JAKE HEGGIE (b. 1961) and GENE SCHEER (b. 1958): here/after, Songs of Lost Voices—S. Costello (tenor), J. DiDonato (mezzo-soprano), N. Gunn (baritone), T. Trevigne (soprano), E. Gorlova (soprano), A. Traughber (soprano); C. Wincenc (flute), D. Walker (flute), J. González Granero (clarinet), D. Harms (violin), M. Teicholz (guitar), E. Miland (cello); The Alexander String Quartet; J. Heggie (piano) [Recorded at the Scoring Stage, Skywalker Sound, Marin County, California, 4 – 11 September and 5 – 6 October 2012; PentaTone PTC 5186 515; 2 SACDs, 130:33; Available from Amazon, ClassicsOnline, and major music retailers]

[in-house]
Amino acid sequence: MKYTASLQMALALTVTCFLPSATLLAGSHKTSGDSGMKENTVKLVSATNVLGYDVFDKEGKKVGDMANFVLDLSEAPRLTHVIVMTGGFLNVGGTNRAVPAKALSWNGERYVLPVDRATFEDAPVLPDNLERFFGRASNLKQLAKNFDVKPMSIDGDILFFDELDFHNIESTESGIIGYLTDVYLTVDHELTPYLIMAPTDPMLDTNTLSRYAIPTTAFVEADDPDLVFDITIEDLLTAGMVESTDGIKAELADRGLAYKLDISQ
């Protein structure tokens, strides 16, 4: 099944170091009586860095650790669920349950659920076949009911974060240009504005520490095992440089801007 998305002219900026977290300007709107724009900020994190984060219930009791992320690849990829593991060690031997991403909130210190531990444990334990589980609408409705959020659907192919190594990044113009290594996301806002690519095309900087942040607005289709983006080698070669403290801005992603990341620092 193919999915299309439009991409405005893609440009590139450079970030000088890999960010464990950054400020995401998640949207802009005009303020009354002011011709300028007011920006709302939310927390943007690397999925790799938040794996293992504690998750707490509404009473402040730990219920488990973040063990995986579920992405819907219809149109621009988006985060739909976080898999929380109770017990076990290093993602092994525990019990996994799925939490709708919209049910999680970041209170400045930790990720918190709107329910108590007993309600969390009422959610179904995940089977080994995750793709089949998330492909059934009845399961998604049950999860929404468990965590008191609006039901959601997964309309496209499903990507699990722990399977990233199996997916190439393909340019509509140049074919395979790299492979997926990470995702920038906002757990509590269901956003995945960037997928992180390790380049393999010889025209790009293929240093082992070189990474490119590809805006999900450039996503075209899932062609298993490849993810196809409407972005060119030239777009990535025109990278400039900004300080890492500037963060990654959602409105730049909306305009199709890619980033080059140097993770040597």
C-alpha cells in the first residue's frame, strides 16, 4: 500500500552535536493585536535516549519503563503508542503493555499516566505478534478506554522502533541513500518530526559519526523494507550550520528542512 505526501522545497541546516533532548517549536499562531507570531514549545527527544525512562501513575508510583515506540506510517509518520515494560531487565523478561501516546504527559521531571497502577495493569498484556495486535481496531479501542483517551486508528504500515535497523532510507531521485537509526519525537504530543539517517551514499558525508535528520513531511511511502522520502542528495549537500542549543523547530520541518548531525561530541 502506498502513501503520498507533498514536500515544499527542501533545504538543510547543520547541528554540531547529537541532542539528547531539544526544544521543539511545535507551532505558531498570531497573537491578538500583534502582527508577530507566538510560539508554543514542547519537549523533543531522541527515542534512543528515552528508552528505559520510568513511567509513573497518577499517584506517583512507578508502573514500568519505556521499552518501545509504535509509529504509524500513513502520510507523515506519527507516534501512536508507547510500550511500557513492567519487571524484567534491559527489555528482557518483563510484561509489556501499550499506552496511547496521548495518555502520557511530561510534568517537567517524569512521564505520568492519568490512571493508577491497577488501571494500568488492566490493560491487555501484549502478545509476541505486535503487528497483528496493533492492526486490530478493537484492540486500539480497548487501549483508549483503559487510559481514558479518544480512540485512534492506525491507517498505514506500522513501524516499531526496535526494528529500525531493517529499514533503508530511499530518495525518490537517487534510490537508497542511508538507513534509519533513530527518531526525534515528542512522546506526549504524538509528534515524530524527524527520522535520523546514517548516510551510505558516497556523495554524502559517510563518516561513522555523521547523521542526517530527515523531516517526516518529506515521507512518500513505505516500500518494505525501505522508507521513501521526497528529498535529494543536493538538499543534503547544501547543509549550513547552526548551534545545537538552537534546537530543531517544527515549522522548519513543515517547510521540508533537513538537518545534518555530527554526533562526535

It is likely that the events and aftermath of 11 September 2001, a day on which so many aspects of life in the United States and throughout the world changed in ways large and small, will reverberate in American culture for decades to come. Until the last pair of eyes that witnessed the falling of the World Trade Center towers is closed by death, images such as those of that day cannot be forgotten. Like photos of the dead at Antietam, the flaming vessels in Pearl Harbor, and the starved children of Ethiopia, perhaps these, too, will someday be things that only haunt the pages of history books. Memorializing the events of 09.11 is a task of fearsome enormity. Even after more than a decade, the wounds of the losses of life, peace of mind, and a complacent innocence still bleed at the slightest injury, real or perceived. One of the greatest insights displayed in this recording of music by composer Jake Heggie and poet Gene Scheer is their exploration of the delicate notion of ownership of tragedy. Whose right is it to weep in dark hours for pain that is still fresh, and whose duty is it to turn away in respect? here/after is not so much a collection of music that seeks to commemorate specific events or individuals as it is a discussion in song of the complex, often confounding ways in which humans and their societies cope with tragedies they are powerless to prevent or ignore. There are in here/after as many smiles as there are tears, and in this dichotomy, this coexistence of joy and sorrow in the expression of grief, is the heart of this music. Having collaborated on a widely-acclaimed operatic setting of Herman Melville’s Moby-Dick, Mr. Heggie and Mr. Scheer are assured masters of the art of uniting texts with music that celebrates rather than undermining the richness of ambivalence, and the varied music on here/after—varying in form but wondrously consistent in quality—reveals the finest elements of both the composer’s and the poet’s work. If 09.11 has assumed the connotation of a sort of American Holocaust, the bittersweet reflections of here/after remind that this tragedy, both uniquely public and stingingly private, is neither isolated nor debilitating. Whether they are the struggles of insular communities or of whole nations, these ‘times that try men’s souls’ find in the music of here/after voices with which to sing of memories best honored by looking inward and moving forward.